Rajaram Venkatesan at Kontinkangas campus, University of Oulu

Curiosity drives structural biologist Rajaram Venkatesan

Academy Research Fellow Rajaram Venkatesan enjoys the freedom and independence the five-year fellowship from the Academy of Finland’s Research Council for Biosciences and Environment has given him. Working in structural biology research at the University of Oulu, he has found a home far away from home, India.

“Structural biology research was pioneered in Oulu especially by Prof. Rik Wierenga, my former supervisor and now an Emeritus professor, in our research group. Now we have a thriving community of structural biology research in Oulu which is one of the strong pillars of our faculty,” Venkatesan says.

Freedom and independence matter to a researcher

I finished my PhD at the Indian Institute of Science and was keen to come to Europe. It’s quite common that we look for post-doc research opportunities outside of India. I first came to Oulu in 2008 and really my work has just continued on. I wasn’t initially aware of Oulu, but I got to know about the lab from my PhD supervisor. The original plan for me was to return to India after two years. But since the Academy postdoctoral fellowship and especially the Academy research fellowship awarded me a chance to continue as an independent researcher, I stayed here. Oulu is also well-known for structural biology research in Finland and well connected to European structural biology networks.

Deeper understanding yields long-term goals

In my group, we do fundamental research, things that are curiosity-driven. We try to understand how proteins work in a body, or in bacteria and so on. Our focus is mainly on the proteins which metabolize and transport lipids. We work on multiprotein complexes and try to understand how they function. This understanding will help the biotech industry in the long term, even if there are no immediate applications of our work. Also, we are currently working on some of the protein complexes from Mycobacterium tuberculosis. Some of the long-term goals of this research are drug discovery, reducing the disease’s occurrence and those kinds of things.

On a first-name basis

The work culture in Finland is definitely very different from India. I was lucky in India to work in a lab where the supervisor insisted on being on a first-name basis with everyone. It’s not so common to call your supervisor by their first name in India. Here in Finland the hierarchy is very low and in that sense I was kind of adjusted to the environment in Oulu after my Indian lab experience. I have quite a lot of freedom and independence in my work and it has been a very positive experience for me. There is also a very good balance between professional and personal life here, even if I don’t always follow that. But the push to work more comes from within.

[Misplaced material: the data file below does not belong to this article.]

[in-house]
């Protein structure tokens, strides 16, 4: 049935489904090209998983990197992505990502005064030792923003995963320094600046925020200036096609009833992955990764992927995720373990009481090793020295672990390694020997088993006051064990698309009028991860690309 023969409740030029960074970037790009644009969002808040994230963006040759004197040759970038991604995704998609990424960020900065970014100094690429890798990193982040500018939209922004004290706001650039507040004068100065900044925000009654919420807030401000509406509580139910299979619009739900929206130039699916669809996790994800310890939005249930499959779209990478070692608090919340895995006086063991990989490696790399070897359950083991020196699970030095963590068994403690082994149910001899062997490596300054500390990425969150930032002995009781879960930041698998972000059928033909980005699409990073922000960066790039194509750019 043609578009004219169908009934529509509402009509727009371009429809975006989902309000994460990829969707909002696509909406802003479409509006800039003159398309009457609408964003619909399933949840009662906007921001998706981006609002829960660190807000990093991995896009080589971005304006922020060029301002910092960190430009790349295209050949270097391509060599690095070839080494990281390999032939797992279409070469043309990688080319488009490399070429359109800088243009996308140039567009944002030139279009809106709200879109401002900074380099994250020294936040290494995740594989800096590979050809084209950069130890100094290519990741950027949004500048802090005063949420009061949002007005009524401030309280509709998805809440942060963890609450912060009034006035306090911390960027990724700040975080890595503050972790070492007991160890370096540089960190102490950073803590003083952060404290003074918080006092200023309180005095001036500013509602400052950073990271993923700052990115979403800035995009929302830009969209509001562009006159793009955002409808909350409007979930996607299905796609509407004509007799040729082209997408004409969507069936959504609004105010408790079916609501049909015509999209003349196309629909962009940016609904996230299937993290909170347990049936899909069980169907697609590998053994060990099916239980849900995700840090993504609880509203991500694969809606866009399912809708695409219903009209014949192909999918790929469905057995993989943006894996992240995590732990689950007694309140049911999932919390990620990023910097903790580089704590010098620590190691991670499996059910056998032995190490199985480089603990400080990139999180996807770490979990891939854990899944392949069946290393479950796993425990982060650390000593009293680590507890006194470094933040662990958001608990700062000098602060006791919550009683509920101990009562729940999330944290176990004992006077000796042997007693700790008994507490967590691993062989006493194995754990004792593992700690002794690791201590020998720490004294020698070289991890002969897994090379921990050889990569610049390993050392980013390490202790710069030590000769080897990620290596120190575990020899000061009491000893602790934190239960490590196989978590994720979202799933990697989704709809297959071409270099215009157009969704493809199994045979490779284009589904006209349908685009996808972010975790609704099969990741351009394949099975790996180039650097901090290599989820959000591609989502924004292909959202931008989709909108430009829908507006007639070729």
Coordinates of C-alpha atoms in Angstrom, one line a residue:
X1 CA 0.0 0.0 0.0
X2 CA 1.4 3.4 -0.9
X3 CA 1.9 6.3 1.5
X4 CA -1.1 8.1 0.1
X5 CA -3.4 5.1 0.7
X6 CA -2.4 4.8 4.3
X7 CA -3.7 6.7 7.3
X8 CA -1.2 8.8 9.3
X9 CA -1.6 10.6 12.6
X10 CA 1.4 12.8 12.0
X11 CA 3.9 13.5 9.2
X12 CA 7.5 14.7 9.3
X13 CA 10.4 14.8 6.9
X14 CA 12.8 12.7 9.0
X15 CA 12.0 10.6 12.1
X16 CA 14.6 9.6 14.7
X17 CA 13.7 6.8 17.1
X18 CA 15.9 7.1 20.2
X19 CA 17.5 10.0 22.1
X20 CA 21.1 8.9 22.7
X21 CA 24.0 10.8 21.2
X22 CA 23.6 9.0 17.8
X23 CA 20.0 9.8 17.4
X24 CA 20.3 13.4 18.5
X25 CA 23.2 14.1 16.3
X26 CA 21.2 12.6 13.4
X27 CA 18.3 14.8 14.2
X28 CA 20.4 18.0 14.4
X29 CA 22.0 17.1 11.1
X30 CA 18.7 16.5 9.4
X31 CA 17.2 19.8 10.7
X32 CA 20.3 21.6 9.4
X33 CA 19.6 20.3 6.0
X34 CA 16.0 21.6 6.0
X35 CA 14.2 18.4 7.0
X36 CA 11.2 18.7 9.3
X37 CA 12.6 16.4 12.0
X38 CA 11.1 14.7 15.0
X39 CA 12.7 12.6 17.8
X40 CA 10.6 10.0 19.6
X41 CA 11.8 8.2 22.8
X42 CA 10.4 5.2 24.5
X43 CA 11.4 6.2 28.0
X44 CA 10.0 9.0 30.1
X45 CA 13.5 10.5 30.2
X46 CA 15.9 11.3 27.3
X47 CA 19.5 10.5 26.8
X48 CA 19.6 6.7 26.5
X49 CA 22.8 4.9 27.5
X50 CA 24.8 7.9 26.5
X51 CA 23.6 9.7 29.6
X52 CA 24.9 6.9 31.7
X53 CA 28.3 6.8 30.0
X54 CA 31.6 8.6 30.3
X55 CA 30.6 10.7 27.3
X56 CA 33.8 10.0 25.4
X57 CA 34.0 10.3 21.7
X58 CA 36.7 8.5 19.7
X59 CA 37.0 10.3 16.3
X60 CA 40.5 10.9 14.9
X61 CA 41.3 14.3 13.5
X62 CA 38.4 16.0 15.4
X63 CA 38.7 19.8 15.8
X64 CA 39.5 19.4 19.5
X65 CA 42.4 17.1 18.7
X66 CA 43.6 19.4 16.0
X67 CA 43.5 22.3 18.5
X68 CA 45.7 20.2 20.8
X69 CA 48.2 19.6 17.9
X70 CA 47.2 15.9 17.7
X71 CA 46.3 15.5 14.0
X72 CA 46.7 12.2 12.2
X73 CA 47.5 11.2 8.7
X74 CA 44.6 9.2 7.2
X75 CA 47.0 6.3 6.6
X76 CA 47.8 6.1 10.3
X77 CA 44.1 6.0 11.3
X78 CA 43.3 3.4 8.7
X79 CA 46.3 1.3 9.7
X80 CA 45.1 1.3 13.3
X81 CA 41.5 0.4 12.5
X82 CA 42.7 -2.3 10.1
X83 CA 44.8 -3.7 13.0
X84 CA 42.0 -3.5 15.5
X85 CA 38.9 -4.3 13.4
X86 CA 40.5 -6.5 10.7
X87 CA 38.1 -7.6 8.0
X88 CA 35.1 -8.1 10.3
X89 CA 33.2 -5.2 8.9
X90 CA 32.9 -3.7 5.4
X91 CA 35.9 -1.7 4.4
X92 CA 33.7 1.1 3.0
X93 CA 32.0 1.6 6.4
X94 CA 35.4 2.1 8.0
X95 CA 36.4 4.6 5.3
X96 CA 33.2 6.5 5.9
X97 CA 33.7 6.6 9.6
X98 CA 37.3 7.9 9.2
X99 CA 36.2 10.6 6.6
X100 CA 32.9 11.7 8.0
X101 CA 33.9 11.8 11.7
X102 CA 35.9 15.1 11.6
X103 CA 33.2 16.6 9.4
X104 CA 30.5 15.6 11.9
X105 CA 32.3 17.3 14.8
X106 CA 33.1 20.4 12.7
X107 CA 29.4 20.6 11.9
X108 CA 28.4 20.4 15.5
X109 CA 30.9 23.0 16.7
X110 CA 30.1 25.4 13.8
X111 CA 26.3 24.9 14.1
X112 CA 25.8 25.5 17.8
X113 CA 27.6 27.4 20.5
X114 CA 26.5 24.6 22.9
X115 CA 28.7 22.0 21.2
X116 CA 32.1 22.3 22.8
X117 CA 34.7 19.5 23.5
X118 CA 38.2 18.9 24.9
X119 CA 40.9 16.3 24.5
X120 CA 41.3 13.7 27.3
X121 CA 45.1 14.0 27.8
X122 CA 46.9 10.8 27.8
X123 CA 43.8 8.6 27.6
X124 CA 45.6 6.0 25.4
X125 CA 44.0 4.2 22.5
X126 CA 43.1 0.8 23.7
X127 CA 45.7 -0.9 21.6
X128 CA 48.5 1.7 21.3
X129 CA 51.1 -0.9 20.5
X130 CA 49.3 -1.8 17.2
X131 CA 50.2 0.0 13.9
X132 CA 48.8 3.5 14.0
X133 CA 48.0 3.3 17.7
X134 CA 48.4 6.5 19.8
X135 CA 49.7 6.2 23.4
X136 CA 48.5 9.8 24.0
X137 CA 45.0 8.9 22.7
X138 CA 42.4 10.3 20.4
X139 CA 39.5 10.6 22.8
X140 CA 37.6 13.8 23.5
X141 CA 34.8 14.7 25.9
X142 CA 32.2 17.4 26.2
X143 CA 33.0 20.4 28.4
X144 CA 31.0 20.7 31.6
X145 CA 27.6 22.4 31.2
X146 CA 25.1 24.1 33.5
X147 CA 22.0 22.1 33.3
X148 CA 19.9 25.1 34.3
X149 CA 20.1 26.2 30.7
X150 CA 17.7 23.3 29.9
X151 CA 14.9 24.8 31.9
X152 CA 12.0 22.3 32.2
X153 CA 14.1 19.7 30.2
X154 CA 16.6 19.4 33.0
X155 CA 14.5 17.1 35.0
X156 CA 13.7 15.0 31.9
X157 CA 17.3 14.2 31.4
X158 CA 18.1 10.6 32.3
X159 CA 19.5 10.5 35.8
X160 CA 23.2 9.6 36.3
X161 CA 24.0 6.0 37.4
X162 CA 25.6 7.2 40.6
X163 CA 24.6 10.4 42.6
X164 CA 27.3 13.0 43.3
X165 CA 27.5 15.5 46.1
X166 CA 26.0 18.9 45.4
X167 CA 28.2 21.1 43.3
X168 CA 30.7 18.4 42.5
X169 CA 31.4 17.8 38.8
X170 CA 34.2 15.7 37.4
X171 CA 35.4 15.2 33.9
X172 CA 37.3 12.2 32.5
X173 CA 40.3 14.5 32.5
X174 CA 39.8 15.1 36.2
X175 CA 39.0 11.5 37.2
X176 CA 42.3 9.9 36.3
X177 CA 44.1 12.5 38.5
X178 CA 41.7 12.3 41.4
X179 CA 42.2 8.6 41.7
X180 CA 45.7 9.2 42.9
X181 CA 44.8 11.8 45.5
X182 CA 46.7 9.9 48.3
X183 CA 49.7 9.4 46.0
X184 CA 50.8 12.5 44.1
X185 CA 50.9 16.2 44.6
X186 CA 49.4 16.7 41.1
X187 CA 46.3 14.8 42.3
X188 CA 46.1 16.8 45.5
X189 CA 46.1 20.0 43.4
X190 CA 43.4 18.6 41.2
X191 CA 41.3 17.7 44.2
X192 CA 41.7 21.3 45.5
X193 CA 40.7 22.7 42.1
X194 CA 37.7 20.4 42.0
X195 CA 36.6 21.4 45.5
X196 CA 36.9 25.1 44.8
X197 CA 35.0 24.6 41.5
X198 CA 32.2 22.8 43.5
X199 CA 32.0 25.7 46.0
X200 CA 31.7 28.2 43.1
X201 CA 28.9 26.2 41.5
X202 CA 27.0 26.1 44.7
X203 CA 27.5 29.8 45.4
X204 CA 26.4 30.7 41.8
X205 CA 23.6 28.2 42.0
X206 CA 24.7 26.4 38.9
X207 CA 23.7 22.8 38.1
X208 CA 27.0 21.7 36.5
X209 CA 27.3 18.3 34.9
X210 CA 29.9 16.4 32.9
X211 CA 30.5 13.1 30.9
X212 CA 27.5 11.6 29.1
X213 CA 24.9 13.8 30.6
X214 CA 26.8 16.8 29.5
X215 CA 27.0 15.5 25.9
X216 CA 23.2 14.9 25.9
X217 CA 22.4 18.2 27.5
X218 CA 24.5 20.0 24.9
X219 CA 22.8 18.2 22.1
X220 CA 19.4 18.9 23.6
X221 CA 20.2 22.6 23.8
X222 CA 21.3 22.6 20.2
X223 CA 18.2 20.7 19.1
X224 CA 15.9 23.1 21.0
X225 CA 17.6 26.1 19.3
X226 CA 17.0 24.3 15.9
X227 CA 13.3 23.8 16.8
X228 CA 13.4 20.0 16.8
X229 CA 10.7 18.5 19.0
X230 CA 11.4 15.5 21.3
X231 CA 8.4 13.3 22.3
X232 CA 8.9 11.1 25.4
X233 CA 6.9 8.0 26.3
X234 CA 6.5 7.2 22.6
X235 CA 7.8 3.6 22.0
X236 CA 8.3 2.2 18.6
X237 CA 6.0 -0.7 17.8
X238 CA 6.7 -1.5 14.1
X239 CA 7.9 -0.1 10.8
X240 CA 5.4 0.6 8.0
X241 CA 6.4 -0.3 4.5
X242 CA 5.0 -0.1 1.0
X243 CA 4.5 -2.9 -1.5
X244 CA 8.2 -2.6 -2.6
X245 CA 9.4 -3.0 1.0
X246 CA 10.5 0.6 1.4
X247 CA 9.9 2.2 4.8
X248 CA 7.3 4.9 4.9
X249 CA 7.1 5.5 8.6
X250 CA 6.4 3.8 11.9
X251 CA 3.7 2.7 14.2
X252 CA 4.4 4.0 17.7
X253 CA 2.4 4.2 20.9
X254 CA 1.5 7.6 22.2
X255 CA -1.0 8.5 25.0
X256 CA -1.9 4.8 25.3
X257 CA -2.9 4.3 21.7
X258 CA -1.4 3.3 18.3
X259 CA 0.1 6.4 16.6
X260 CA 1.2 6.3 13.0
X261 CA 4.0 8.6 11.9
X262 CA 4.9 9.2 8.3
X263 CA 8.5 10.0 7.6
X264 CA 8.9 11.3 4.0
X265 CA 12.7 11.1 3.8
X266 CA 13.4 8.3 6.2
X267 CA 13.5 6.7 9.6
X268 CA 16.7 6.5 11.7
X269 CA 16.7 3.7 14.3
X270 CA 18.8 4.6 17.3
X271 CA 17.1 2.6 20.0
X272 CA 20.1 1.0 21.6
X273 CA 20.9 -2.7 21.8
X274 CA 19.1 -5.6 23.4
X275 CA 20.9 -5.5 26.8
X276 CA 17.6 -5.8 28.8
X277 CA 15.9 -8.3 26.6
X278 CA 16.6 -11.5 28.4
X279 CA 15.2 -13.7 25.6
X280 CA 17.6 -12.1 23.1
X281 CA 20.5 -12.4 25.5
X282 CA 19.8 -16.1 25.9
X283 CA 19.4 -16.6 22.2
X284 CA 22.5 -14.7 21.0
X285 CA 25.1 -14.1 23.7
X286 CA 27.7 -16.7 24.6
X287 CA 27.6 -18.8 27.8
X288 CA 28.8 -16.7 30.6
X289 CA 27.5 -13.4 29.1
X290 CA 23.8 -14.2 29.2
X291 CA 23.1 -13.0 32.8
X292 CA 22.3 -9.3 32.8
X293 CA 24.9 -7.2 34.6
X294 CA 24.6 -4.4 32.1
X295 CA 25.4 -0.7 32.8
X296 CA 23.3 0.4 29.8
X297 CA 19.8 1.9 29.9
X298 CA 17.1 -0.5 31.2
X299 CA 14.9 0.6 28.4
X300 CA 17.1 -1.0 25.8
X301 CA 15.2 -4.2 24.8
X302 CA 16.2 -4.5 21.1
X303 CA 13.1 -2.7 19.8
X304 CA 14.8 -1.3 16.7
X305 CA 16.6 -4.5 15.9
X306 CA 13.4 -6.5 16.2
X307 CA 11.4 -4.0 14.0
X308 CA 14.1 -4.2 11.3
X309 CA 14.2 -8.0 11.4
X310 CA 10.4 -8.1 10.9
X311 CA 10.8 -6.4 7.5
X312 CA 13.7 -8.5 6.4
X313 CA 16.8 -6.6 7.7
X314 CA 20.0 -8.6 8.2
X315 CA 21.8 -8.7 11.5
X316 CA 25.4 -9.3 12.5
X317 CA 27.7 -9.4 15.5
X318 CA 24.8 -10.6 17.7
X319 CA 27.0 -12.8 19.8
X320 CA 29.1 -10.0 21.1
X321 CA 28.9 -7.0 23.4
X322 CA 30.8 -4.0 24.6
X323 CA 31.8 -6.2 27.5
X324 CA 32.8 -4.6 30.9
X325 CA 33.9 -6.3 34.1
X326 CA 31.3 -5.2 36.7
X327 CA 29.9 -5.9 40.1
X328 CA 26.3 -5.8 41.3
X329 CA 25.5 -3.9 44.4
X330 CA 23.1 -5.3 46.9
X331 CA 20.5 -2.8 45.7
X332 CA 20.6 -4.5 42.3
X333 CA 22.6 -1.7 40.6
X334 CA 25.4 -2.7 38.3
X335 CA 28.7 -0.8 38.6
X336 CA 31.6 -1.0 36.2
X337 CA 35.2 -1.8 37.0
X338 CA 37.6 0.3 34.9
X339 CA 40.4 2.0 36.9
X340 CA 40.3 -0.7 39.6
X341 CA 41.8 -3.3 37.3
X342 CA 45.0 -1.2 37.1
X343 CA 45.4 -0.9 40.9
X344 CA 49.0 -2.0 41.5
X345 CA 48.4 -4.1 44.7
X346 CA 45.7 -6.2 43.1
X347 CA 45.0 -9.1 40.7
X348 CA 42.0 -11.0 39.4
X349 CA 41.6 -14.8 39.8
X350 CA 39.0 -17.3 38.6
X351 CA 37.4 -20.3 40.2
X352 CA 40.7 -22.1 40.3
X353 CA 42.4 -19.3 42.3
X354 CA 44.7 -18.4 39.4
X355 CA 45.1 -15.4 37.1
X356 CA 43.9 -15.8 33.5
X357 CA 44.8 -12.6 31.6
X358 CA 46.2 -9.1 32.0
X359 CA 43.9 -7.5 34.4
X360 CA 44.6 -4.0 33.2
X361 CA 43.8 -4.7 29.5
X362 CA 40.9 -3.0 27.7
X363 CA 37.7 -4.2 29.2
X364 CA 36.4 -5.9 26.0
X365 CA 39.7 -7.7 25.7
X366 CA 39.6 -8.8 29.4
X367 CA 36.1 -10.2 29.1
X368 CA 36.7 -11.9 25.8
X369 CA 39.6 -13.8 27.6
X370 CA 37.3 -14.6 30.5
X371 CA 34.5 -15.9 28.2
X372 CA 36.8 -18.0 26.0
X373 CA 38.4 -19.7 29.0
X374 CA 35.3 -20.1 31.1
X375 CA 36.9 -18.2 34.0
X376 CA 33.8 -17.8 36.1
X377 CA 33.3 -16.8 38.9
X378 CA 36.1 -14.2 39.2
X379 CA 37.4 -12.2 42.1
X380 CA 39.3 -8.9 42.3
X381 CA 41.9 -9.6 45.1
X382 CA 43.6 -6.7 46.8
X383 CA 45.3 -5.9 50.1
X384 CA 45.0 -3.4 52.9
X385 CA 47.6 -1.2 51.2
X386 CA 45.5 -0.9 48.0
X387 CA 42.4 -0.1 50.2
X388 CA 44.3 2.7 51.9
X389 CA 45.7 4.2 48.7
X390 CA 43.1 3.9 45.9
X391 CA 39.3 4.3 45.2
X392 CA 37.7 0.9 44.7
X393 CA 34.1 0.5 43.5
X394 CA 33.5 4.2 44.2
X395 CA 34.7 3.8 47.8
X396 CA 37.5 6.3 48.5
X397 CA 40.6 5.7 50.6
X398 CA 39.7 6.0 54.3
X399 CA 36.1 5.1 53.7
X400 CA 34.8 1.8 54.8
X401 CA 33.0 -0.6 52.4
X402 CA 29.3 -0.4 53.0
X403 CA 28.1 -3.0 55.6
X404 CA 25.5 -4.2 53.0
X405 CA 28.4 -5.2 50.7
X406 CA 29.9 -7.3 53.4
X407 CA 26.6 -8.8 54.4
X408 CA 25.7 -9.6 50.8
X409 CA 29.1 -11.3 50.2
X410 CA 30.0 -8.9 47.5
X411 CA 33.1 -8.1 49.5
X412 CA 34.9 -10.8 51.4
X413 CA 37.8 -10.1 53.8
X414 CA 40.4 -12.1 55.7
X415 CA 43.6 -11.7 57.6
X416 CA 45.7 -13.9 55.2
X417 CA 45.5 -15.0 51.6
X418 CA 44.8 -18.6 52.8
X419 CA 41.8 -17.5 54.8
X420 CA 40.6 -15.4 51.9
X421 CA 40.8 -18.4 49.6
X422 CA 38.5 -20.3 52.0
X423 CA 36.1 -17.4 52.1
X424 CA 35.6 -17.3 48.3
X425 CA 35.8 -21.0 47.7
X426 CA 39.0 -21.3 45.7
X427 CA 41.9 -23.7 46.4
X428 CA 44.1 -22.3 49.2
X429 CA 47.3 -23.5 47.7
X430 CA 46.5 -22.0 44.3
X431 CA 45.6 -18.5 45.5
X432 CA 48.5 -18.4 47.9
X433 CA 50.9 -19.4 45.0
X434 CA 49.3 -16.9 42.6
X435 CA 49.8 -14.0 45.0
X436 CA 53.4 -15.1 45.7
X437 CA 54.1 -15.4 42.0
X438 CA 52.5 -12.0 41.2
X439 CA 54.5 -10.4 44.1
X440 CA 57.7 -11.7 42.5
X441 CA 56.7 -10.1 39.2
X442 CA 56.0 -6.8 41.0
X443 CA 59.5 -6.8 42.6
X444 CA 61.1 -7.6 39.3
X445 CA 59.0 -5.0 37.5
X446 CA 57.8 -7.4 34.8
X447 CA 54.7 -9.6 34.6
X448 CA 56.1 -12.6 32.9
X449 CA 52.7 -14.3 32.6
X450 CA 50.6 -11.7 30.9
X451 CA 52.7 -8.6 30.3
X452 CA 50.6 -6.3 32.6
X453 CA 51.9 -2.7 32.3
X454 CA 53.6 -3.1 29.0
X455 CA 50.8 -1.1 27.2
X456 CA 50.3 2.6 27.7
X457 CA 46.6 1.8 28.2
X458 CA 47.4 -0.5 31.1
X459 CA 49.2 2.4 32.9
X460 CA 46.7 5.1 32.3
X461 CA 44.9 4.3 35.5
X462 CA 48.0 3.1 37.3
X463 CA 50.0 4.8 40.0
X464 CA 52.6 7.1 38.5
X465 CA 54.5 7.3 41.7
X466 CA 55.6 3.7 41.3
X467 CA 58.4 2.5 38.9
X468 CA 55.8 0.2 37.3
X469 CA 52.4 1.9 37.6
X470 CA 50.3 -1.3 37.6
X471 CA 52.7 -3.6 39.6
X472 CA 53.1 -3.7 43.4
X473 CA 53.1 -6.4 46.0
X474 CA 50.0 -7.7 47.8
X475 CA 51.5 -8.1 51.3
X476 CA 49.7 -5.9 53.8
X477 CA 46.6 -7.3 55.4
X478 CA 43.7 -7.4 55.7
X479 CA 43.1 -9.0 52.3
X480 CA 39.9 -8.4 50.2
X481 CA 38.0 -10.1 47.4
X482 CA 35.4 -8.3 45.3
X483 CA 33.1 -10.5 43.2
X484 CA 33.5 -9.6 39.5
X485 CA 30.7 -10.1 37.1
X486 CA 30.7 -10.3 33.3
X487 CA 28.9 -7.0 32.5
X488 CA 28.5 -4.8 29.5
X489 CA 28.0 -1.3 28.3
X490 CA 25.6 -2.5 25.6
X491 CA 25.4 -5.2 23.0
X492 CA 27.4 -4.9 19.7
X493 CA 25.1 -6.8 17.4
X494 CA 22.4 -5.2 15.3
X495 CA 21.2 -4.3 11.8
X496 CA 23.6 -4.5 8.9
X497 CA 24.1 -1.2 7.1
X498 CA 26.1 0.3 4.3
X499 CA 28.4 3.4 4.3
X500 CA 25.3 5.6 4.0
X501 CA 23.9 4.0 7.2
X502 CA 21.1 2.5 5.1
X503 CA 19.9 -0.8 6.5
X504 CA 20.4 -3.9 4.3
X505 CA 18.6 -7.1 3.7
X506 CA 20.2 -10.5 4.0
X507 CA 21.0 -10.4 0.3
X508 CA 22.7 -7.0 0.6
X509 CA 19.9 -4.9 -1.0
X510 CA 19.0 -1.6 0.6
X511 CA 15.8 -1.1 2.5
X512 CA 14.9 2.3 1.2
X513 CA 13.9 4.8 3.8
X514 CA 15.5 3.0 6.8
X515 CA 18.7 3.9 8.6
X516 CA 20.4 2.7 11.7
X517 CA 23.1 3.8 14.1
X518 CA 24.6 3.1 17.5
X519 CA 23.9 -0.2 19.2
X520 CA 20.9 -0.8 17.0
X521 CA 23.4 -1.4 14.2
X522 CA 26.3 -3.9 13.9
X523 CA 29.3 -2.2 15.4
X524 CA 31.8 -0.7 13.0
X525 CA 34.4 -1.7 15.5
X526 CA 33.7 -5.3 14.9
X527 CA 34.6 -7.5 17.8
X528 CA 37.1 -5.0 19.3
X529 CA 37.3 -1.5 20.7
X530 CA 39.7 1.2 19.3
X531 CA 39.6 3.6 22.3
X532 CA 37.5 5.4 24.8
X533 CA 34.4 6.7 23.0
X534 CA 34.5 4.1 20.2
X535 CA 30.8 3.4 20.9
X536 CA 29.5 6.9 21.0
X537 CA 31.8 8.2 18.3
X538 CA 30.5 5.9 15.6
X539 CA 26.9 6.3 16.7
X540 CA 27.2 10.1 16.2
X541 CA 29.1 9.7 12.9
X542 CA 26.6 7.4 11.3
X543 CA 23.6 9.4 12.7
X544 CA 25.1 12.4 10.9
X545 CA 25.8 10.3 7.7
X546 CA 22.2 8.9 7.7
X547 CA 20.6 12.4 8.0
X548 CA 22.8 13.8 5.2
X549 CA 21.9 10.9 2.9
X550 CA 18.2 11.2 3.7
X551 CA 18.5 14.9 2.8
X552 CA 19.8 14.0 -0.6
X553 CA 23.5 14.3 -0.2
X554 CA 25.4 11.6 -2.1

"I have quite a lot of freedom and independence in my work and it has been a very positive experience for me. "

Pack some winter clothes and have an open mind

Yes, the weather was the biggest thing to adjust to. I came here in February and it was -5 or -10 degrees Centigrade and everybody complained how it was a really warm winter. Of course, I later understood that they were right! I like that Oulu is quite a sophisticated city but still it has a countryside feel to it. In India, if a city is well-developed, there is lots of pollution, traffic, population and so on. If you are in a village, then the connections are not so good. Oulu has a very nice balance: it’s well-connected, modern but there is beautiful nature. That was really striking to me. The university is a very nice place, lots of different cultures are represented there. If somebody was coming here from India, I’d tell them to come with nice winter clothes and an open mind. The city has many different ways to amaze you.

Last updated: 28.8.2019